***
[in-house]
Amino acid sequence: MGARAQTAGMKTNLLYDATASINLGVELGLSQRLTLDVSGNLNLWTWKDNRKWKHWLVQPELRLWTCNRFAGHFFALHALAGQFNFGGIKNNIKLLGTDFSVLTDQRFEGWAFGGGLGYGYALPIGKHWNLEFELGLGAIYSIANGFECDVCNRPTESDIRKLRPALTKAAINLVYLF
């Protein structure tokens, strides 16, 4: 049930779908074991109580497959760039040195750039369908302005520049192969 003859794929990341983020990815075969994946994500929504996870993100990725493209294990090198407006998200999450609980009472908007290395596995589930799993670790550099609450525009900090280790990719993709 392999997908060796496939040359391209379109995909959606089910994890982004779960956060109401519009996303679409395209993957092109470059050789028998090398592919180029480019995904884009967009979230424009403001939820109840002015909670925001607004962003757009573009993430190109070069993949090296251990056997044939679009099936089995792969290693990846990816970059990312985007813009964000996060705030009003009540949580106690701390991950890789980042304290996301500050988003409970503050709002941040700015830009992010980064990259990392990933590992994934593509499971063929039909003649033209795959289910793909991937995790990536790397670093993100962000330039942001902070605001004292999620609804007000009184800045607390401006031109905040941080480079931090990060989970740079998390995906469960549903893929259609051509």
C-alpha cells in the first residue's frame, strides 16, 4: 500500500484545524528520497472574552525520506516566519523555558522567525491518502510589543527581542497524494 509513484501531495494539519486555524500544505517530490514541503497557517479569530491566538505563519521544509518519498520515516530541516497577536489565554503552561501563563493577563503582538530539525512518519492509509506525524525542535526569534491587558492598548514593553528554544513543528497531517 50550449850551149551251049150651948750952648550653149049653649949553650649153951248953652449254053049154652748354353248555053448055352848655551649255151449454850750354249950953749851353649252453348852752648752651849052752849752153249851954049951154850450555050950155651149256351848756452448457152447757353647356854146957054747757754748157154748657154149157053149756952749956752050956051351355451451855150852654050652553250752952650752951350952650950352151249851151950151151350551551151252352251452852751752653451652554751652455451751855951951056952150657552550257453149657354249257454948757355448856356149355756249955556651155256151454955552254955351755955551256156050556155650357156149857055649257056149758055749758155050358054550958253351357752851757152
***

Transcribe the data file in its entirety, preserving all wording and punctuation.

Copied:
[in-house]
Amino acid sequence: MGARAQTAGMKTNLLYDATASINLGVELGLSQRLTLDVSGNLNLWTWKDNRKWKHWLVQPELRLWTCNRFAGHFFALHALAGQFNFGGIKNNIKLLGTDFSVLTDQRFEGWAFGGGLGYGYALPIGKHWNLEFELGLGAIYSIANGFECDVCNRPTESDIRKLRPALTKAAINLVYLF
């Protein structure tokens, strides 16, 4: 049930779908074991109580497959760039040195750039369908302005520049192969 003859794929990341983020990815075969994946994500929504996870993100990725493209294990090198407006998200999450609980009472908007290395596995589930799993670790550099609450525009900090280790990719993709 392999997908060796496939040359391209379109995909959606089910994890982004779960956060109401519009996303679409395209993957092109470059050789028998090398592919180029480019995904884009967009979230424009403001939820109840002015909670925001607004962003757009573009993430190109070069993949090296251990056997044939679009099936089995792969290693990846990816970059990312985007813009964000996060705030009003009540949580106690701390991950890789980042304290996301500050988003409970503050709002941040700015830009992010980064990259990392990933590992994934593509499971063929039909003649033209795959289910793909991937995790990536790397670093993100962000330039942001902070605001004292999620609804007000009184800045607390401006031109905040941080480079931090990060989970740079998390995906469960549903893929259609051509």
C-alpha cells in the first residue's frame, strides 16, 4: 500500500484545524528520497472574552525520506516566519523555558522567525491518502510589543527581542497524494 509513484501531495494539519486555524500544505517530490514541503497557517479569530491566538505563519521544509518519498520515516530541516497577536489565554503552561501563563493577563503582538530539525512518519492509509506525524525542535526569534491587558492598548514593553528554544513543528497531517 50550449850551149551251049150651948750952648550653149049653649949553650649153951248953652449254053049154652748354353248555053448055352848655551649255151449454850750354249950953749851353649252453348852752648752651849052752849752153249851954049951154850450555050950155651149256351848756452448457152447757353647356854146957054747757754748157154748657154149157053149756952749956752050956051351355451451855150852654050652553250752952650752951350952650950352151249851151950151151350551551151252352251452852751752653451652554751652455451751855951951056952150657552550257453149657354249257454948757355448856356149355756249955556651155256151454955552254955351755955551256156050556155650357156149857055649257056149758055749758155050358054550958253351357752851757152